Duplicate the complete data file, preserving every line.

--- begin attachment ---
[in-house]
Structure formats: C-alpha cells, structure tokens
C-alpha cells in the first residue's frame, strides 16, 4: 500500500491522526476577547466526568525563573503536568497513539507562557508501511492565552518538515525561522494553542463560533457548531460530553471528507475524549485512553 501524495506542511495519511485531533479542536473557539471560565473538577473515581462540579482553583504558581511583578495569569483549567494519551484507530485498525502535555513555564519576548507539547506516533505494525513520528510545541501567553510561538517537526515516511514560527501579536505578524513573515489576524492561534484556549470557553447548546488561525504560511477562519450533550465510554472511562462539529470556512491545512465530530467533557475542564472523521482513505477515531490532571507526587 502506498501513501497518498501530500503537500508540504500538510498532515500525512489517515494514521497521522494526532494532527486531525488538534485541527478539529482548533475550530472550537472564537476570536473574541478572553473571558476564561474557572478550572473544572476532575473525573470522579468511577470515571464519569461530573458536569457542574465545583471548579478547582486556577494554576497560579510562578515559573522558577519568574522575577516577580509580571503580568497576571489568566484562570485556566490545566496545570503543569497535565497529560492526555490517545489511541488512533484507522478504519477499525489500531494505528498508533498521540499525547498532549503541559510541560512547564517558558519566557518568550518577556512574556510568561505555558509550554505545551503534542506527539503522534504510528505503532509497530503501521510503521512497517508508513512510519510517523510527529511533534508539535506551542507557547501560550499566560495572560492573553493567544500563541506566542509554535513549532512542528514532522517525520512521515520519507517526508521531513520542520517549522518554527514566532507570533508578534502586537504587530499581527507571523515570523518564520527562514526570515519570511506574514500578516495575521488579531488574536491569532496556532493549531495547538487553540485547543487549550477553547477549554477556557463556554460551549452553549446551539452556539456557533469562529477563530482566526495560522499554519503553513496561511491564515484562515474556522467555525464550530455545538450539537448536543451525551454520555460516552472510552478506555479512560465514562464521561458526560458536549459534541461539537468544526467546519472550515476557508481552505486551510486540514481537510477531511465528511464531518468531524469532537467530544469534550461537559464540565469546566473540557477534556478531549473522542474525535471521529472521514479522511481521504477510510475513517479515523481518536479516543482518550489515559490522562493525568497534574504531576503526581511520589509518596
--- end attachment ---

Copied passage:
[in-house]
Structure formats: C-alpha cells, structure tokens
C-alpha cells in the first residue's frame, strides 16, 4: 500500500491522526476577547466526568525563573503536568497513539507562557508501511492565552518538515525561522494553542463560533457548531460530553471528507475524549485512553 501524495506542511495519511485531533479542536473557539471560565473538577473515581462540579482553583504558581511583578495569569483549567494519551484507530485498525502535555513555564519576548507539547506516533505494525513520528510545541501567553510561538517537526515516511514560527501579536505578524513573515489576524492561534484556549470557553447548546488561525504560511477562519450533550465510554472511562462539529470556512491545512465530530467533557475542564472523521482513505477515531490532571507526587 502506498501513501497518498501530500503537500508540504500538510498532515500525512489517515494514521497521522494526532494532527486531525488538534485541527478539529482548533475550530472550537472564537476570536473574541478572553473571558476564561474557572478550572473544572476532575473525573470522579468511577470515571464519569461530573458536569457542574465545583471548579478547582486556577494554576497560579510562578515559573522558577519568574522575577516577580509580571503580568497576571489568566484562570485556566490545566496545570503543569497535565497529560492526555490517545489511541488512533484507522478504519477499525489500531494505528498508533498521540499525547498532549503541559510541560512547564517558558519566557518568550518577556512574556510568561505555558509550554505545551503534542506527539503522534504510528505503532509497530503501521510503521512497517508508513512510519510517523510527529511533534508539535506551542507557547501560550499566560495572560492573553493567544500563541506566542509554535513549532512542528514532522517525520512521515520519507517526508521531513520542520517549522518554527514566532507570533508578534502586537504587530499581527507571523515570523518564520527562514526570515519570511506574514500578516495575521488579531488574536491569532496556532493549531495547538487553540485547543487549550477553547477549554477556557463556554460551549452553549446551539452556539456557533469562529477563530482566526495560522499554519503553513496561511491564515484562515474556522467555525464550530455545538450539537448536543451525551454520555460516552472510552478506555479512560465514562464521561458526560458536549459534541461539537468544526467546519472550515476557508481552505486551510486540514481537510477531511465528511464531518468531524469532537467530544469534550461537559464540565469546566473540557477534556478531549473522542474525535471521529472521514479522511481521504477510510475513517479515523481518536479516543482518550489515559490522562493525568497534574504531576503526581511520589509518596